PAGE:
On Test Day, you will not be permitted to access your phone or any other electronic device at all except a calculator -­ not even during breaks – or your scores could be cancelled. So don’t do it during a practice test! You need to know what it feels like to be disconnected for these four hours.

Get Started
The SAT will begin around 8:30am, so do your best to start around then.
NOTE: Just so you know to expect it, on Test Day, you are likely to be sitting quietly in a silent room of nervous students for a half hour or so before the test actually begins! You’ll be filling out forms and listening to instructions for part of that time. You’ll also sign a statement swearing that you are who you say you are.

Allow an adult to proctor your practice test. If no adult can be found, then choose a friend who will take this job as seriously as you will!
Top Tips
Don’t forget to write the essay – you need to know what it feels like to tackle this essay assignment after three hours of testing

Give yourself exactly the amount of time indicated for each section
Don’t give yourself a few extra seconds to fill in bubbles for questions you didn’t get to. If you do that on Test Day, your scores may be canceled
Take Official Breaks: Take one 10 ­minute break after The Reading Test (Section 1) and one 5 minute break after the first part of the Math Test (Section 3). If you are writing the essay assignment, your break after finishing the second part of the Math Test may only be 2 minutes long. (Yes you read that right!)

Eat healthy snacks and drink water during your breaks
The Best Way to Score your Practice Test
Download College Board Scan and Score App Daily Practice for the SAT
Following the instructions in the app, take a photo of your answer sheet and send it to the College Board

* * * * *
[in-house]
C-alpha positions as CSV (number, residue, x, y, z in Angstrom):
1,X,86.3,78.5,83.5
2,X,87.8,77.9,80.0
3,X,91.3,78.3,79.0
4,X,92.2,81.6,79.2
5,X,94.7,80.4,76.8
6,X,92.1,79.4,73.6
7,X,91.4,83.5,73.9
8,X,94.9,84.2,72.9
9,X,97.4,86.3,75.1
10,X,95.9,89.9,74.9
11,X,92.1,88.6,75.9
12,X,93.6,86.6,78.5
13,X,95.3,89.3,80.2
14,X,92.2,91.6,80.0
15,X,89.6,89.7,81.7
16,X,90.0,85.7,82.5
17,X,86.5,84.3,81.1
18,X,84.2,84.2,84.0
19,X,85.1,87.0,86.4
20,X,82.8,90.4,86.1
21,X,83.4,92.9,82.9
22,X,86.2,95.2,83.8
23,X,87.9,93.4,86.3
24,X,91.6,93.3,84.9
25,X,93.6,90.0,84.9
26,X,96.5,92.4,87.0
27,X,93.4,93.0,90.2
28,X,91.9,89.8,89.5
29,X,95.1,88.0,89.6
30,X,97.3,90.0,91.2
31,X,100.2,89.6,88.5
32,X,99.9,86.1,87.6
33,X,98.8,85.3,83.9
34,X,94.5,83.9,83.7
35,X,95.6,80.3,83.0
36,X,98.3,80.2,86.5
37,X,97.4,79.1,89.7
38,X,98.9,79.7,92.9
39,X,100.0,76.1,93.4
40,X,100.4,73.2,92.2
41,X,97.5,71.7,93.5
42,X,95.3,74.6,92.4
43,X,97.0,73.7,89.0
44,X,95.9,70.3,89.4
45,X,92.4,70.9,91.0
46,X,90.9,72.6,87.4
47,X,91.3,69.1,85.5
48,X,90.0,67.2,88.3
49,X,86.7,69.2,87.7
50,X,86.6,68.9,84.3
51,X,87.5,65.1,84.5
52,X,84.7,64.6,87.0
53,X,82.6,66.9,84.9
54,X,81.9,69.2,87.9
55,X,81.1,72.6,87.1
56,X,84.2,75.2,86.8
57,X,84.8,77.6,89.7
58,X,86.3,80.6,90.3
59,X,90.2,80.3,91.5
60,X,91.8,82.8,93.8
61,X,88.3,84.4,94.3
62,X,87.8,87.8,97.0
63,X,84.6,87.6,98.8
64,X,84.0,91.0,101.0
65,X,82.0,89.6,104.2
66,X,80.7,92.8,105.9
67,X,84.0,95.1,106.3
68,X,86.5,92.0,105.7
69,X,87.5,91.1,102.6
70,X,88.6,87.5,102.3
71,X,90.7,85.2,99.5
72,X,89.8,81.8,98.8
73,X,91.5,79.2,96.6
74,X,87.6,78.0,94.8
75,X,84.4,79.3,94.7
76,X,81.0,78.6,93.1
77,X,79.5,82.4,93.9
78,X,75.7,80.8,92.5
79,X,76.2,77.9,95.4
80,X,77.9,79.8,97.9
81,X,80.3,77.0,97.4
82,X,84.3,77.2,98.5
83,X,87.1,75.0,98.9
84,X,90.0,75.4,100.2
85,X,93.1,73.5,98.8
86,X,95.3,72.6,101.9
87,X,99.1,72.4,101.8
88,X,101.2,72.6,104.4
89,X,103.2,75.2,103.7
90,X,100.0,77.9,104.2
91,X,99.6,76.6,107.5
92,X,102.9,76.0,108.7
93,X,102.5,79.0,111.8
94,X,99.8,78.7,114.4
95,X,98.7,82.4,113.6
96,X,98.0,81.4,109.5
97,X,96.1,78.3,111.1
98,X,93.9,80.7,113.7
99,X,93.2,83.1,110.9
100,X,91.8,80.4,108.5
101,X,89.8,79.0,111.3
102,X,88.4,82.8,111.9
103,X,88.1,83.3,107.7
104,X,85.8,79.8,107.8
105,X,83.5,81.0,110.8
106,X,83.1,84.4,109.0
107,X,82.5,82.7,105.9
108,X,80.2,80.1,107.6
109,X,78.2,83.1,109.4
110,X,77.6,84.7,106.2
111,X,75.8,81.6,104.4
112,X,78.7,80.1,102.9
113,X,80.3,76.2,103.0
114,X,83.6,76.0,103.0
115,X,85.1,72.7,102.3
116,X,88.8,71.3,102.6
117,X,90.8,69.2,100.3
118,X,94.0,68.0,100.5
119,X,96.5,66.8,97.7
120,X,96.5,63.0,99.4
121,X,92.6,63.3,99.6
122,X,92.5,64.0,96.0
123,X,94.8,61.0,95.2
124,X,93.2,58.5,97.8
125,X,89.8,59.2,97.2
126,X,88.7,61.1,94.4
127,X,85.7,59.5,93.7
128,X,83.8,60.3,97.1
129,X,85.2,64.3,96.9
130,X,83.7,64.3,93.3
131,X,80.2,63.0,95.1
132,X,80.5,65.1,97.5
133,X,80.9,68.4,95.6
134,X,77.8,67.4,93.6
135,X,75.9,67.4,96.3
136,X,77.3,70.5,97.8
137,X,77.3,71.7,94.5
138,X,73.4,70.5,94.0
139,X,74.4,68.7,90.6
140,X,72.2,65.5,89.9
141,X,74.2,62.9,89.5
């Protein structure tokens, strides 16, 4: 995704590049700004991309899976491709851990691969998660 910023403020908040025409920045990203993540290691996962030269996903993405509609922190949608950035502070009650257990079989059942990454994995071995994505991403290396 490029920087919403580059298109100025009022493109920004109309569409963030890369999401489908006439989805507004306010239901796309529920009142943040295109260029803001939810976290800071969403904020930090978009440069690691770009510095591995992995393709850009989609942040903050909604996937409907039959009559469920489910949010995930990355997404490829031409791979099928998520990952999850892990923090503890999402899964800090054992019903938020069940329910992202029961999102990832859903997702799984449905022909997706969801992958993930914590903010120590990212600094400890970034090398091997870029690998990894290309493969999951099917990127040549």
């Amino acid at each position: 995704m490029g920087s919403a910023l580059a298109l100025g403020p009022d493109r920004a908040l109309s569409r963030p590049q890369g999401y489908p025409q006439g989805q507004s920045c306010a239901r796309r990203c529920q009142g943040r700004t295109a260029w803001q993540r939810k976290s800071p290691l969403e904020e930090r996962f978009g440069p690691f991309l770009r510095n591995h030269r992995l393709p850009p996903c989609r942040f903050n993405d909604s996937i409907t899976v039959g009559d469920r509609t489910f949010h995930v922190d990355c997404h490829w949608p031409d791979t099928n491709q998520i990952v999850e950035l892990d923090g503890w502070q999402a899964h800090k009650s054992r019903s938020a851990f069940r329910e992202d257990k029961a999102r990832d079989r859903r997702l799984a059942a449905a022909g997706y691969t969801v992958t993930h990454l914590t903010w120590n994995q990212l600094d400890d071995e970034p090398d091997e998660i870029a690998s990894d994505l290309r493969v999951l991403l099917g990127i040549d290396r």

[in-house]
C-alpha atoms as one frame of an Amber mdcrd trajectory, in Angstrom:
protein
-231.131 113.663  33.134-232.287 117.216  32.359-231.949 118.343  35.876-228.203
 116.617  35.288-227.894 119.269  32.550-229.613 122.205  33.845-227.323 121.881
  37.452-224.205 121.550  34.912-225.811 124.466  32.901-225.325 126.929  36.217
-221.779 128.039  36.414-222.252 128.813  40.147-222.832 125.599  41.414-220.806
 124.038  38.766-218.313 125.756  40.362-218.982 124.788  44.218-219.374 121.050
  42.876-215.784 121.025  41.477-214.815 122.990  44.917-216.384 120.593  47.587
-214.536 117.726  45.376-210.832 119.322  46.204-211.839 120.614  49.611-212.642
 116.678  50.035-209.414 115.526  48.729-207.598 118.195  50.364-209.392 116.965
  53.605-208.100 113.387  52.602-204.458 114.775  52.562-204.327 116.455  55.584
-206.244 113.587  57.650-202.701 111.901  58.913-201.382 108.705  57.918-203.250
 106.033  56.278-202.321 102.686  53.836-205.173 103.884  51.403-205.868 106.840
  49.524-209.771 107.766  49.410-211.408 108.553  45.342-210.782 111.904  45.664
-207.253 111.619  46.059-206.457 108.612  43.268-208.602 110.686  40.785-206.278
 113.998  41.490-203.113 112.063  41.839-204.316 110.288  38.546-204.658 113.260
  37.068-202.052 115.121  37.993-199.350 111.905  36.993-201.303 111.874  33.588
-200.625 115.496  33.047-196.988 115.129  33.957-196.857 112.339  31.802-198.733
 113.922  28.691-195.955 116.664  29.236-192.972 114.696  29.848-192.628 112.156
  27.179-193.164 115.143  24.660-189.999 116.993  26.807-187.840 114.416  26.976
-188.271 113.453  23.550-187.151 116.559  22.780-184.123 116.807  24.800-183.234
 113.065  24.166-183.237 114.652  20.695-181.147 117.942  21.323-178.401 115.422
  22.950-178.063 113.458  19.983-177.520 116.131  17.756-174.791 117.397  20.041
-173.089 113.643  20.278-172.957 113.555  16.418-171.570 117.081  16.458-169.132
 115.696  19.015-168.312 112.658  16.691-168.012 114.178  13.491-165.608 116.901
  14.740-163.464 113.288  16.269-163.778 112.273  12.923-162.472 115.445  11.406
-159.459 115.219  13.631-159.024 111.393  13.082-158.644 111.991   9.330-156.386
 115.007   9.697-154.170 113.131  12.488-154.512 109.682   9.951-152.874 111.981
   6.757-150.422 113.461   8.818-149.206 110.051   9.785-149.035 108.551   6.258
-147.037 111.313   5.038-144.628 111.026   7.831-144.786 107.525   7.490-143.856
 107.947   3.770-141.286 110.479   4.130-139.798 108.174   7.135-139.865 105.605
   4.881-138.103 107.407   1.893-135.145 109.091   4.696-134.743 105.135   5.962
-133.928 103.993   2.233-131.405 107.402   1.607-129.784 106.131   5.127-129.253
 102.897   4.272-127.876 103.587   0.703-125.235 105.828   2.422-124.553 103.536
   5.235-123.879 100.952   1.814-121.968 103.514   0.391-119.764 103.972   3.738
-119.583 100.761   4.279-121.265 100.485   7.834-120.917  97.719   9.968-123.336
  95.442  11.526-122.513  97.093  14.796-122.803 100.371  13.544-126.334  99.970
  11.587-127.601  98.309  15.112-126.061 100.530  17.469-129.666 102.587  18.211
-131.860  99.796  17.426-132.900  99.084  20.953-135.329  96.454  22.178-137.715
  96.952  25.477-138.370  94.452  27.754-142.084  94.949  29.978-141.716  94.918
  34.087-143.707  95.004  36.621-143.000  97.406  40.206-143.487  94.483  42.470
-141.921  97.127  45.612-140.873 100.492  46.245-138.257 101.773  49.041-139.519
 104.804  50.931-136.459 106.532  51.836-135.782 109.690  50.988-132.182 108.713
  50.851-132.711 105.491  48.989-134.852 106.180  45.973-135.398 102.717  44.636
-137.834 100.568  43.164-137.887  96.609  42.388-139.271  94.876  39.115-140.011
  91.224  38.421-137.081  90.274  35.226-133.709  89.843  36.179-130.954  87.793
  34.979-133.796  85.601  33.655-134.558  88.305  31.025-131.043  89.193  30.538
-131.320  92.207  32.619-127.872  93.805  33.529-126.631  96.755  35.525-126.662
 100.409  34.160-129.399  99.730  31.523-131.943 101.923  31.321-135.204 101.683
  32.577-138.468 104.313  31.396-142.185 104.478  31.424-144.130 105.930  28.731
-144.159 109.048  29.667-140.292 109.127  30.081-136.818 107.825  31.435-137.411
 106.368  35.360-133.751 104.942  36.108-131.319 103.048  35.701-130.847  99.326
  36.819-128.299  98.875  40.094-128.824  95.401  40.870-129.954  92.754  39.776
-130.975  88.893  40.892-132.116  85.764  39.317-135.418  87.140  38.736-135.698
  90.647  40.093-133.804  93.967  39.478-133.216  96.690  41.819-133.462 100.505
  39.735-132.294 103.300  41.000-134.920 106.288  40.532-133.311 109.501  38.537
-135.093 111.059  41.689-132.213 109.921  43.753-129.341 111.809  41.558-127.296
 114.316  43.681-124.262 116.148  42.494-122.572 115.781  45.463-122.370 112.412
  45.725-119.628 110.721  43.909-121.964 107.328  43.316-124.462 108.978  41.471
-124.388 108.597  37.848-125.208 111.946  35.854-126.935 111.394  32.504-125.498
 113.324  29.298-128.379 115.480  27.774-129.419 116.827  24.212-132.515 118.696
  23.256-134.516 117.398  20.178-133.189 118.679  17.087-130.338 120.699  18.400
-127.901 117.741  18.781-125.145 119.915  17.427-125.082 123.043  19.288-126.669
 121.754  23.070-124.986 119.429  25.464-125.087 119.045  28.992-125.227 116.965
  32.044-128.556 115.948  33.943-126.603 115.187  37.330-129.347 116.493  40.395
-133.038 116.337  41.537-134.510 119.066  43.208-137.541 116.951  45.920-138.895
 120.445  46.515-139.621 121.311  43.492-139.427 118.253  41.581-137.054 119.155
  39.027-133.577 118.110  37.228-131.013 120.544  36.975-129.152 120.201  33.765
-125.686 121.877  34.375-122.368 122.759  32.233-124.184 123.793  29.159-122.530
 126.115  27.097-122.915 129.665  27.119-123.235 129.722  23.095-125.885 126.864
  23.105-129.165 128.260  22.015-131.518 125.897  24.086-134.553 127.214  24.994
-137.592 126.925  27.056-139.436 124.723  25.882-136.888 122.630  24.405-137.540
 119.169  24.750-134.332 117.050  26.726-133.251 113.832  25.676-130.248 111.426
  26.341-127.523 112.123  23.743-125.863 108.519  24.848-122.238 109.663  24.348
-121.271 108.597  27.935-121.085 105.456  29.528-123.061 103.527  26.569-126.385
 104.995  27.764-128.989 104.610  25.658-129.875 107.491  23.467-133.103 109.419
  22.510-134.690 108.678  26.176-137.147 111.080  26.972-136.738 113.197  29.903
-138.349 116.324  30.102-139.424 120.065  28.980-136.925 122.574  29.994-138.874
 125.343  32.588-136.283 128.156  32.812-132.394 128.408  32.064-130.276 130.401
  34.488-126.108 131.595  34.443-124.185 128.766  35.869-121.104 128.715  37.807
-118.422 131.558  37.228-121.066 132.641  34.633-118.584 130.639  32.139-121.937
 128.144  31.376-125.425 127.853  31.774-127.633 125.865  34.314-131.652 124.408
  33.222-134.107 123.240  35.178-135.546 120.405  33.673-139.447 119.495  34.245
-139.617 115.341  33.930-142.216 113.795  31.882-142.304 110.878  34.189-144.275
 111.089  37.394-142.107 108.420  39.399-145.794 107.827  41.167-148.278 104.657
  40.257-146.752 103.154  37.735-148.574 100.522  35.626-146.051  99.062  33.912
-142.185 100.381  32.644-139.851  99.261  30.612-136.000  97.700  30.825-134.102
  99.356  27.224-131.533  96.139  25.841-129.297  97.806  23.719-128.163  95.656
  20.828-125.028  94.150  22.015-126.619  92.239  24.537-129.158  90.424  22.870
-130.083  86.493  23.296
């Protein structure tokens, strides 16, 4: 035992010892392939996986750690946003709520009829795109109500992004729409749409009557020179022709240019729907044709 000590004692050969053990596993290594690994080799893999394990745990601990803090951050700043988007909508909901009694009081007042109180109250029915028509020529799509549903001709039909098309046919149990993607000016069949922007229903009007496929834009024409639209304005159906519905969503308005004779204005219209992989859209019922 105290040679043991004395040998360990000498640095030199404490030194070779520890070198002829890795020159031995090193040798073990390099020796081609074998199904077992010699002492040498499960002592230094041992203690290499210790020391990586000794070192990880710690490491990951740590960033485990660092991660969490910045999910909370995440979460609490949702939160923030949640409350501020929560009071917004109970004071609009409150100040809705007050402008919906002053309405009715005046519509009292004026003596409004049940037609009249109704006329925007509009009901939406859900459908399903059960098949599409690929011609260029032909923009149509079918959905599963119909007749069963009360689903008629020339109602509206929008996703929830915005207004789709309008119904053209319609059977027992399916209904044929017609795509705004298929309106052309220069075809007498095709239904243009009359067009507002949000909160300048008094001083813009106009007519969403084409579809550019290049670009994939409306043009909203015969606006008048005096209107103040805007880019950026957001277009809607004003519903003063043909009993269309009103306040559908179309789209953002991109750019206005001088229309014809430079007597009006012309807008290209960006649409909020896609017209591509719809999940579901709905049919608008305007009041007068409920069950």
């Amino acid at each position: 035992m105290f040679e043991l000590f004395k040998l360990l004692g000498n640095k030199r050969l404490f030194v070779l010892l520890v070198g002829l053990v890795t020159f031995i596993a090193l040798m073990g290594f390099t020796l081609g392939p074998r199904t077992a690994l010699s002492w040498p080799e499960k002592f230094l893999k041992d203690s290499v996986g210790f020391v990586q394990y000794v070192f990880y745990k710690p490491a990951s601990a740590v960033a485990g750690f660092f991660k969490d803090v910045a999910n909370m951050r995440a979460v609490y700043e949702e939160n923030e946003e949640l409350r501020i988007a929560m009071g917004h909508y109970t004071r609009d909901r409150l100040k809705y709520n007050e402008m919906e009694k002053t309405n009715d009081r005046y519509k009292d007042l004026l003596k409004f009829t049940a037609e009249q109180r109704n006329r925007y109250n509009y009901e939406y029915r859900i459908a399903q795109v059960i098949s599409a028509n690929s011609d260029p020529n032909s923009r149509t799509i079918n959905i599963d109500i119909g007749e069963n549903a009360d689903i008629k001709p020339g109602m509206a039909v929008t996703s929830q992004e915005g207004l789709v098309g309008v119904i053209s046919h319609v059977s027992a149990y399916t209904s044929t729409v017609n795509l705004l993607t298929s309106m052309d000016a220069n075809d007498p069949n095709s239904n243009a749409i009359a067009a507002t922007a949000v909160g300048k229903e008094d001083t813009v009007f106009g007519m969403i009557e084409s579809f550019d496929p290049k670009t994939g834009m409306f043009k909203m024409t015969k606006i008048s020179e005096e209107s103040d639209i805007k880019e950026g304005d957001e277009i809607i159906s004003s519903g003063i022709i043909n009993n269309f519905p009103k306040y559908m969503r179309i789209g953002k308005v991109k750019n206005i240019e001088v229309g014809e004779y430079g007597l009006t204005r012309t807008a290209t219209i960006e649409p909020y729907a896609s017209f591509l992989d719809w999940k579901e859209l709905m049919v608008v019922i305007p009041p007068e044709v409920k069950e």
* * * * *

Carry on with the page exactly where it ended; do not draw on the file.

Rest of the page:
Link your College Board and Khan Academy Accounts (if you have not already done so!)
Get personalized practice recommendations
Here are some useful questions to consider when reviewing your performance:
Did you sleep at least 8 hours the night before the practice test?
Did you wake up at least one hour before the practice test?
Did you eat a healthy breakfast?

Were you happy with your breakfast? Would you like to try out another kind of breakfast food next time?
Did you start the test at 8:30am?
Did someone proctor the test for you?
Did you use a printed test and bubble sheet?
Did you take it one sitting?
Did you give yourself Test Day breaks (10 minutes after the Reading Test, 5 minutes after part one of Math Test, 2 minutes before essay)?
Did you drink water during breaks?
Did you eat healthy snacks during the breaks?
Did your snacks make you happy? Treat yourself during the breaks – you should only be eating healthy and happy-making snacks!
Were you strict with yourself about the time? If not, why not?
Did you leave your phone off for the duration of the practice test?
If you can answer YES to ALL of the above questions, then the chances are good that you have an accurate picture of what you’re currently capable of. If you answered NO, then you didn’t do everything you could to realistically assess where you stand.